He called Donald Trump a loser, a child and a man who wants to be president again to settle scores, not serve the country. That was Chris Christie Monday night during a CNN Town Hall. The former governor said much the same during his campaign kickoff a week ago; this wasn’t news.
But it is – quite obviously – how Christie plans to run his presidential campaign.
One campaign premise is that Republicans want to move on from Trump.
A second – and very much related premise – is that primary voters will see Christie as the main alternative to Trump.
So far, polls show Trump far in the lead and Ron DeSantis a distant second. Christie is at 1 or 2 percent in the latest polls. Not good, but his campaign just began.
Beyond ridiculing Trump, what is Christie offering?
“I make things happen. I know how to make things happen,” he said on CNN.
He then made a very legitimate point. He got things done in a “blue state.”
Christie said that during his eight years in Trenton, he worked with Democrats to accomplish such things as pension reform, a 2 percent cap on annual property tax increases and eliminating the state’s estate tax. He did not mention that the deal to get rid of the estate tax included raising the gas tax.
Quibbles aside, his overall point was that the other contenders for the Republican nomination do not have experience dealing with the “other side.” But Christie said he does. He admitted not liking some of the people he dealt with in Trenton, but said he had no choice.
All well and good. But here’s a larger point.
Do Republicans want compromise? I know, compromise is a traditional rite of politics. Just think of all the cliches about deals cut in “smoke-filled back rooms.”
But maybe not anymore. The polarization on both sides suggests many partisans want to kill (metaphorically speaking) the other side.
Democrats think Republicans are misogynistic bigots.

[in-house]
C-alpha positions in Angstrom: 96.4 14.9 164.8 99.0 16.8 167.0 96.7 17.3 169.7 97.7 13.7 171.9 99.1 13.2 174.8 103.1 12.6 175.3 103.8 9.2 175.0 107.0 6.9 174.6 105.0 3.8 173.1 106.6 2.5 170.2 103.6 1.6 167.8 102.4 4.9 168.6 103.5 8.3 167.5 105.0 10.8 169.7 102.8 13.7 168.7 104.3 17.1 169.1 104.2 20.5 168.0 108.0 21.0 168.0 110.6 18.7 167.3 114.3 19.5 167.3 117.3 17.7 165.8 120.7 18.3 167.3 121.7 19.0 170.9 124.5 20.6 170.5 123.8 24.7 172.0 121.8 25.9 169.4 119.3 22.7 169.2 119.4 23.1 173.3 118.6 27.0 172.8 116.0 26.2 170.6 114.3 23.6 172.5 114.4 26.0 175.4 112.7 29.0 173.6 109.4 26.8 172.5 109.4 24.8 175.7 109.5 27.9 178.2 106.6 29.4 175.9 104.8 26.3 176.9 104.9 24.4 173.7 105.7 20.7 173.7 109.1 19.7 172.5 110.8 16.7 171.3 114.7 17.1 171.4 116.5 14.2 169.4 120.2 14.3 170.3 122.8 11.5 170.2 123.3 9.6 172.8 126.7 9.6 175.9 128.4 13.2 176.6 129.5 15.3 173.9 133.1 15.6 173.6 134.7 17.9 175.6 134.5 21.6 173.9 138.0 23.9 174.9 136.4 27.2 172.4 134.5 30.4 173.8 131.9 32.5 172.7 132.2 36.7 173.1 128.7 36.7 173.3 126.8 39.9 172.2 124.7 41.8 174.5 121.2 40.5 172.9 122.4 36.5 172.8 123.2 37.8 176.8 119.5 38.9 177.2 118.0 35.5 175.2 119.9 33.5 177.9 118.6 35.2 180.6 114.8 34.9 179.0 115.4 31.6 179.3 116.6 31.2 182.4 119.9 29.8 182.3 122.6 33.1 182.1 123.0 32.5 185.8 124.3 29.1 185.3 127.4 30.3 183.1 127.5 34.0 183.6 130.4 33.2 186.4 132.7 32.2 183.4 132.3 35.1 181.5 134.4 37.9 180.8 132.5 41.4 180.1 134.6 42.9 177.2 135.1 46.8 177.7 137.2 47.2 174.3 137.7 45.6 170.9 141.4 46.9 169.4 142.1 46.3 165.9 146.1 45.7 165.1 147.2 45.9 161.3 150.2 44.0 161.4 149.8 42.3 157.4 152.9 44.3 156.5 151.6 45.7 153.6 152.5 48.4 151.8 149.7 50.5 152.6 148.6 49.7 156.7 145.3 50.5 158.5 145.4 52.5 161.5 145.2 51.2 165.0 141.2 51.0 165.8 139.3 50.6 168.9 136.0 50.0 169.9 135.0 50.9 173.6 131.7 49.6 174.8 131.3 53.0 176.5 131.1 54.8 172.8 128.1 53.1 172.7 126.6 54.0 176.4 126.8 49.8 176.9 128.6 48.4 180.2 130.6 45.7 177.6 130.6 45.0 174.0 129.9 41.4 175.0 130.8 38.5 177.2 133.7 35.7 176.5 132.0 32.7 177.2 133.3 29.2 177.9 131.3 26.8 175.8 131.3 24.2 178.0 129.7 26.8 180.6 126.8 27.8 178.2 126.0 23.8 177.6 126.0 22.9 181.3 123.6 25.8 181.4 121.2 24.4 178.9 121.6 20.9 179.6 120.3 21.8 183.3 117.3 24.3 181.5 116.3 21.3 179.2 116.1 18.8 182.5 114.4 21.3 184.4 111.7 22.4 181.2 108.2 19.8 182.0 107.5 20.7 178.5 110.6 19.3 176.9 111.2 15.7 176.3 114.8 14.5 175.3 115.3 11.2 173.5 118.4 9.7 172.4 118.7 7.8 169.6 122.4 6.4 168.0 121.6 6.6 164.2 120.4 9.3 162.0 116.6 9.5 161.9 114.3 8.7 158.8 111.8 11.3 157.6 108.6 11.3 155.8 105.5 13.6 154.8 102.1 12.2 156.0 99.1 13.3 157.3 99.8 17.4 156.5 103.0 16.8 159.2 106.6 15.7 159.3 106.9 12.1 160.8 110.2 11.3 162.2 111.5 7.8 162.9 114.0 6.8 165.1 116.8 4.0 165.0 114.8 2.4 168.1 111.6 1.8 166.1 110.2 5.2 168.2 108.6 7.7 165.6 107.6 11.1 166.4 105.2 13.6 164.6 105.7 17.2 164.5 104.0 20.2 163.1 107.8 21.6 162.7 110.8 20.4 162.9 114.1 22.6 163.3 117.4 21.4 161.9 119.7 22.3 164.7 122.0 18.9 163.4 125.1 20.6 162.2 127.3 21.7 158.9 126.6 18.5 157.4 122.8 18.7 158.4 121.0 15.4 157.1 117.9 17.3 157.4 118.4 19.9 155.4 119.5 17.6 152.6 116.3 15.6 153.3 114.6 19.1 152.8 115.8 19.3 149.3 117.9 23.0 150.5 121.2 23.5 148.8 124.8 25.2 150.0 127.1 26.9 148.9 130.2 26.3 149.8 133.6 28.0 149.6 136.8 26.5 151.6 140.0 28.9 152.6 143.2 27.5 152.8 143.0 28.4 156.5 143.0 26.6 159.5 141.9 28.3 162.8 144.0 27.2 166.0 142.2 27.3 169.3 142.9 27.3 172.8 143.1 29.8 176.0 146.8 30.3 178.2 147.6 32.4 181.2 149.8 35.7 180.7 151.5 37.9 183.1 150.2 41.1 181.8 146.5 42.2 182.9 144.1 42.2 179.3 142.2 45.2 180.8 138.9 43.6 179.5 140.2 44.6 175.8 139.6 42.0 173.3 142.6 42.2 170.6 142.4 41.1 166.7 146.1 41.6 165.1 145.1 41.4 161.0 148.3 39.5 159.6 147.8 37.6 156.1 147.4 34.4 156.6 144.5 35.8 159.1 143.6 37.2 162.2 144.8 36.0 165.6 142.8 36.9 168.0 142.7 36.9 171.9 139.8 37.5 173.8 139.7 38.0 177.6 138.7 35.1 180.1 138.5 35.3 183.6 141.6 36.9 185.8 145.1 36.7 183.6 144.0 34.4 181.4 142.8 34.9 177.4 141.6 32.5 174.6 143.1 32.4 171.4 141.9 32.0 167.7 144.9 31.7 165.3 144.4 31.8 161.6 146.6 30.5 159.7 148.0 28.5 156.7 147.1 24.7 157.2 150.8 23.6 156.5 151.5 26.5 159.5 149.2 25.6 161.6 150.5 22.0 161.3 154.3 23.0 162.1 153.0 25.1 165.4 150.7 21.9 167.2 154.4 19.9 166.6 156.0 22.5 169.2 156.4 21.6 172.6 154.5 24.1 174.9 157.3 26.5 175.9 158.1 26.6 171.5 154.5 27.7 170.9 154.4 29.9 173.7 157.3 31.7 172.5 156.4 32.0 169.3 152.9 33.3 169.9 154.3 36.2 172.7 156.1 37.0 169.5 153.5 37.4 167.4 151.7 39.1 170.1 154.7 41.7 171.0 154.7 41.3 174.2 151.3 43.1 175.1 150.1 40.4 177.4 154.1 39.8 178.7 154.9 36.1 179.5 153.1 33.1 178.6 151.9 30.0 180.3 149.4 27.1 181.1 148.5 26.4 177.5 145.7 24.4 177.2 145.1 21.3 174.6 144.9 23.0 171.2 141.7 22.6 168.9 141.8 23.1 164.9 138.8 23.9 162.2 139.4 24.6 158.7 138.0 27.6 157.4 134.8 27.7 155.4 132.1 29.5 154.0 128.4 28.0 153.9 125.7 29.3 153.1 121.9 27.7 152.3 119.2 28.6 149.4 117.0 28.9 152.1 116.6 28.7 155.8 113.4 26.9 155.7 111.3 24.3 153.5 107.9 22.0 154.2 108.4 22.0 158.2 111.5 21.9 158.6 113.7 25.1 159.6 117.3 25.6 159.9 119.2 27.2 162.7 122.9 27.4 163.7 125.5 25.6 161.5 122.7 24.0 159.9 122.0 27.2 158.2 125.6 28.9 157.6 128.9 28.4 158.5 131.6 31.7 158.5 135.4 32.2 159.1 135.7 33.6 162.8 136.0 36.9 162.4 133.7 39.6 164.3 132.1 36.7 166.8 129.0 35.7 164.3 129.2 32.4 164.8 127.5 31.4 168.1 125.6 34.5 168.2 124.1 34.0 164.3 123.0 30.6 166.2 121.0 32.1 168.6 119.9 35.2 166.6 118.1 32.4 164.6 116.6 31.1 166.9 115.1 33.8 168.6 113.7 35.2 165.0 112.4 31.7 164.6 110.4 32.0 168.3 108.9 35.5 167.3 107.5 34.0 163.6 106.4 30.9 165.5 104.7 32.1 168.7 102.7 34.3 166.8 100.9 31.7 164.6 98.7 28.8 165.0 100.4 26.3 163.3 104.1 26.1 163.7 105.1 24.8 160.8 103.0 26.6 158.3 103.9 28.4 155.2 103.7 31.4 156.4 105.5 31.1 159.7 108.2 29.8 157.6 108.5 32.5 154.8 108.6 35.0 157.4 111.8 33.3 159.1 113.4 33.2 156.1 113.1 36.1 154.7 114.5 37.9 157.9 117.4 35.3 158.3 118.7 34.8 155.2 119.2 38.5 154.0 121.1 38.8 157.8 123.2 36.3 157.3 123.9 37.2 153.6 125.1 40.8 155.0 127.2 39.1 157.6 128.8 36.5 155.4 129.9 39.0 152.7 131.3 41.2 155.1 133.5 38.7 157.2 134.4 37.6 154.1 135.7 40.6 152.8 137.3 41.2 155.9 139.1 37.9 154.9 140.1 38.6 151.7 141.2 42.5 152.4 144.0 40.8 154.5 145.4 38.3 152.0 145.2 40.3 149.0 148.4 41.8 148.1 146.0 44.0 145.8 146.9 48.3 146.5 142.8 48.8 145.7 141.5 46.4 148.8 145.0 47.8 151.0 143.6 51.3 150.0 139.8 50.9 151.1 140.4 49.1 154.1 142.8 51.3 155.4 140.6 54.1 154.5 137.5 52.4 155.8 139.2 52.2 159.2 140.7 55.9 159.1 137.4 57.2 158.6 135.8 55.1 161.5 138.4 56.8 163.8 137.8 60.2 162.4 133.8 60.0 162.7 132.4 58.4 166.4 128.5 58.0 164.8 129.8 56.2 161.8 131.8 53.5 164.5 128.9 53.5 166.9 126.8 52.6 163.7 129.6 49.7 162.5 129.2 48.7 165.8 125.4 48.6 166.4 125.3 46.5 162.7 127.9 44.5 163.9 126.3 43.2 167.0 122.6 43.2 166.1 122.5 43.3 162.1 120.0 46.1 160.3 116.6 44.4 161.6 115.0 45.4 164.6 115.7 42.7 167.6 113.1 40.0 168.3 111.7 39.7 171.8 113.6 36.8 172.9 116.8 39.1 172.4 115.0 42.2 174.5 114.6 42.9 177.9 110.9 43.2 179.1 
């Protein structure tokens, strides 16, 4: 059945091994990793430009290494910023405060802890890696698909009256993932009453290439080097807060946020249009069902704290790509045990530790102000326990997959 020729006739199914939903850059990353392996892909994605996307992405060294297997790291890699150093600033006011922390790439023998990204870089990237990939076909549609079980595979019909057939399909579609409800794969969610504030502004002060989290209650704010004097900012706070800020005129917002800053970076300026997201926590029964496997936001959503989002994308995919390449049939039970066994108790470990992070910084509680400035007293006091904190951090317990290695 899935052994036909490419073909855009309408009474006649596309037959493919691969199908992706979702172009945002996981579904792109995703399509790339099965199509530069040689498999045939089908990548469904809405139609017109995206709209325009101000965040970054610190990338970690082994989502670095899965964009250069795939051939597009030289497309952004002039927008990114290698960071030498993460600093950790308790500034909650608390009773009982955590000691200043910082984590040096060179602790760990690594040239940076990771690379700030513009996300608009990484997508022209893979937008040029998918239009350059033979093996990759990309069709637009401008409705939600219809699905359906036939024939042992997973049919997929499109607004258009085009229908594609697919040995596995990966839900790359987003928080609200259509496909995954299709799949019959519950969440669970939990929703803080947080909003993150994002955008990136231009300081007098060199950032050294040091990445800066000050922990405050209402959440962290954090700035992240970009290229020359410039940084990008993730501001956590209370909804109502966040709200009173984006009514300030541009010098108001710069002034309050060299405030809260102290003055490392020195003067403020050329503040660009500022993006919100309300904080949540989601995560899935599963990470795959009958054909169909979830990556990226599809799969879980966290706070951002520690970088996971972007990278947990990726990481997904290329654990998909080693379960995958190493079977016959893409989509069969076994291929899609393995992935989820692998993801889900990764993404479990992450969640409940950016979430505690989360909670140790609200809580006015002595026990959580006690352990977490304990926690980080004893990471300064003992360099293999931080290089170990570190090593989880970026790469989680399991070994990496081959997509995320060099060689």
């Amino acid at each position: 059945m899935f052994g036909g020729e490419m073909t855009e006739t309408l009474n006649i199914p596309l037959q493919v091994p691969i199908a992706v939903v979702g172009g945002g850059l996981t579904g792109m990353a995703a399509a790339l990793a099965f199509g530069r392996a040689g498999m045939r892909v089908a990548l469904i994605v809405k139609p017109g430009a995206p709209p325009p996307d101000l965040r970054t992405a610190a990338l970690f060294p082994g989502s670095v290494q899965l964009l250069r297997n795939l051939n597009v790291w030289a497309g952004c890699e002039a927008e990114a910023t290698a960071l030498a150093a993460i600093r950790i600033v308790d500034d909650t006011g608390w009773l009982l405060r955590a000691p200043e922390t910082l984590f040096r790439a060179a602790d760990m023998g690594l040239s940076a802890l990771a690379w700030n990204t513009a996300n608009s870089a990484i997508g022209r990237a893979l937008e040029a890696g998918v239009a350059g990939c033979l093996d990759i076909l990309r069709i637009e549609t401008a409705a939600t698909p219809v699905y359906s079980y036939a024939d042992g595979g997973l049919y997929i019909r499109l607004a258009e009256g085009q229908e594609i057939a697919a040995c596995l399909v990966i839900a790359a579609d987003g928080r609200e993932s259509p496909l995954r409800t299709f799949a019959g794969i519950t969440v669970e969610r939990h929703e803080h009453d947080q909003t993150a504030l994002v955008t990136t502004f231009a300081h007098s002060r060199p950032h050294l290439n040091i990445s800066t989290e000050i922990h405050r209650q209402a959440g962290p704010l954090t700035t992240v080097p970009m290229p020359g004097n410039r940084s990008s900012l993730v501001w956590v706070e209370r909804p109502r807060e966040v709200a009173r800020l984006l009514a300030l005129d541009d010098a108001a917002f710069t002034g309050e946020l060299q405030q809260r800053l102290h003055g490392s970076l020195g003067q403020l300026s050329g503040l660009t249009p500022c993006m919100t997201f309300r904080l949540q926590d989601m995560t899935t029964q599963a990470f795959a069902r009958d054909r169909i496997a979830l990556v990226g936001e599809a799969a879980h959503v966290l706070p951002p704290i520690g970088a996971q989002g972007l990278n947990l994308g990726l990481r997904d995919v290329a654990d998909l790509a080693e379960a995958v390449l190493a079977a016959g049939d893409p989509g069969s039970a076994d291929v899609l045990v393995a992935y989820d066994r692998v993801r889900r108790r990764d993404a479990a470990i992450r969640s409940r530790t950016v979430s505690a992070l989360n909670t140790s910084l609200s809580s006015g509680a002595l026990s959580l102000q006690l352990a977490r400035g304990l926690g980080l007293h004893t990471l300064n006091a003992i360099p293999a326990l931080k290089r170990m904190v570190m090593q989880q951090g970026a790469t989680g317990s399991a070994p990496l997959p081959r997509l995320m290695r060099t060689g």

Republicans think Democrats want to destroy the country.
Go ahead, find the middle ground.
At the moment, Christie only has to care about Republicans. Keep in mind that about 100 Republicans in both houses opposed the recently-passed debt ceiling deal. That’s the extremism he must confront.
And it is an extremism that is easy to see with Trump – and his cult-like followers – topping the polls.
Here’s one issue that popped up Monday night and is not going away – abortion.
Christie is pro-life but says he’s comfortable leaving the decision to the states, noting that conservatives have wanted that for 50 years.
But those 50 years are over and the way I – and others – read conservatives these days is that they want a nationwide ban on abortion, or at least as close to one as they can get.
Assuming Christie stays in the race long enough to interface with his competitors, do not be surprised if his abortion position gets attacked for not being “pro-life” enough.
We would be remiss if we do not mention the GWB.
Yes, Christie was asked about “Bridgegate.” He again said he knew nothing about it in advance, adding that the lesson he learned was to not put people in key jobs who are going to disappoint you.
As for those who suspect Christie is being less than honest about no advance knowledge, he said the feds’ probe into this caper found no wrongdoing on his part.
“You can only imagine how I was investigated by the Obama Administration.”
PHOTO CREDIT: CNN